Fourteen days into 2016, people were already taken a back with the spell of celebrity deaths we had already endured. Alan Rickman died on that day. Alan Rickman who I think I first encountered in Dogma, and who I now only see in Harry Potter, his voice synonymous with Snape. We discovered Alan Rickman died whilst we were sat in the waiting room of the Maternity Assessment Unit, just after midday on Thursday 14th January, 2016. About 20 minutes before we discovered that our son, our first child, our Leo, had died inside of me. I don’t think I could ever separate Alan Rickman from that memory.

Many more celebrities have died since. This is what 2016 will be remembered for by many. It will become a trivia quiz question in years to come. It will come complete with moans of “urgh, 2016, what an awful year!”

The year my son was born will be remembered by the world as a year everyone wishes to forget.

And I hate it.

He still died, and I don’t want to forget it. It is his year. We have almost had Leo as we know him in our lives for a whole year. A whole year of being able to picture his face. A whole year of creating memories in his name, of sharing his story, of wishing the world never dealt us this hand, of hunting for the light and learning how to navigate this life. Leo is 2016, and I couldn’t be prouder and happier when I think of him, and of meeting him for the first time. Yes, it is a story with a footnote of sadness, but he is still our son, our loved, loved son, and that makes us happy. I wish people could fully understand that, but I fear it is impossible to understand until you have juggled the bittersweet nature of this journey.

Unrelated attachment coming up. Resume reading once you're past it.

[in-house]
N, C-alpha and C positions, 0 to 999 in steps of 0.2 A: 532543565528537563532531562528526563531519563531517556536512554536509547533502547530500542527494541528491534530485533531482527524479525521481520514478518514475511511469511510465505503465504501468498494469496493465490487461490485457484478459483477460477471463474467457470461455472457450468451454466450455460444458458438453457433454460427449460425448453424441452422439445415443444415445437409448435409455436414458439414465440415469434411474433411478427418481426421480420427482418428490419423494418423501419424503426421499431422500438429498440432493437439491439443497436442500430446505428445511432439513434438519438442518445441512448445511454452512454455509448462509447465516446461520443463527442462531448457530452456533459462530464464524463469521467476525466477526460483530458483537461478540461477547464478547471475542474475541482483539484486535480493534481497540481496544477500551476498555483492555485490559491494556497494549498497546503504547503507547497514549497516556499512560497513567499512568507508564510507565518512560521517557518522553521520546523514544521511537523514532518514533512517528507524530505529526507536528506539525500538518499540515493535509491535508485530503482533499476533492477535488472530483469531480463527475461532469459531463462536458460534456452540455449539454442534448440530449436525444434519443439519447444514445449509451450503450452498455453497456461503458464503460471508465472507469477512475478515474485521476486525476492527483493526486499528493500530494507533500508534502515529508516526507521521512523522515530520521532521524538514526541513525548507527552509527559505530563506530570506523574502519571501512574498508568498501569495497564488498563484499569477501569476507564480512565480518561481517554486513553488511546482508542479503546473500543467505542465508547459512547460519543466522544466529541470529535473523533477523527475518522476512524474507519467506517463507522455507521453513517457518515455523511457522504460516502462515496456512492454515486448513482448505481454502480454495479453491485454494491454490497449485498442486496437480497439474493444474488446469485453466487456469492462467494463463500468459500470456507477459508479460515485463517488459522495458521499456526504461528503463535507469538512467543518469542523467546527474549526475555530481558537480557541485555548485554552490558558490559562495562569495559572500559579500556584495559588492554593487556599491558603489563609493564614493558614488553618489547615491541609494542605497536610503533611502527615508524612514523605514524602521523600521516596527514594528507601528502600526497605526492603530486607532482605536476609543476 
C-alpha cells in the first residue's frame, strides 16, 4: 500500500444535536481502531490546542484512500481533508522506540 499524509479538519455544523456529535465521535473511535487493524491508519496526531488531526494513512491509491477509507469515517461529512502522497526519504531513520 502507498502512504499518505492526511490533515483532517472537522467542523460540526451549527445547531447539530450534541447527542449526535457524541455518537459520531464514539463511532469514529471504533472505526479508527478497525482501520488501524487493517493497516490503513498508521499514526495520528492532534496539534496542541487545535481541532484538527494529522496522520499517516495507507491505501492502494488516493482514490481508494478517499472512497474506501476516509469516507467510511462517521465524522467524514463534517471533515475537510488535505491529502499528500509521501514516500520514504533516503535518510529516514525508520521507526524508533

2016 was not the worst year ever. No year can be perfect for everyone. There is always a battle happening somewhere in the world. 2016 will not be erased from our memory. It is a defining, poignant, significant year for our future, and it will be cherished, warts and all.

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4 thoughts on “Why, Despite Our Son Dying, 2016 is not the Worst Year Ever

  1. I have always wondered why people set so much store by the “New Year,new start” thing. It is, as you say, just a different number. Nothing has changed. I understand your take on it entirely and send my love to you both. Cherish 2016 as the year of Leo’s birth, as we will remember Teddy’s. x

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  2. I absolutely love your positivity and thoughts about your year. In 2015 I branded it the worst year after 2 MCs. In 2016 I put
    My beloved cat to sleep and lost my 3rd baby. Rather than focus on how bad it is, I’m trying to focus
    On the positives. I love your attitude and wish you all the best for 2017 xxx

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  3. I couldn’t agree with this post more. Our son Elias was born sleeping on January 12, 2016. I didn’t want 2016 to end. It was his year and I didn’t want to have to say goodbye to it yet.

    Congrats on your pregnancy! I’m currently 11 weeks along with our rainbow, due in August.

    Like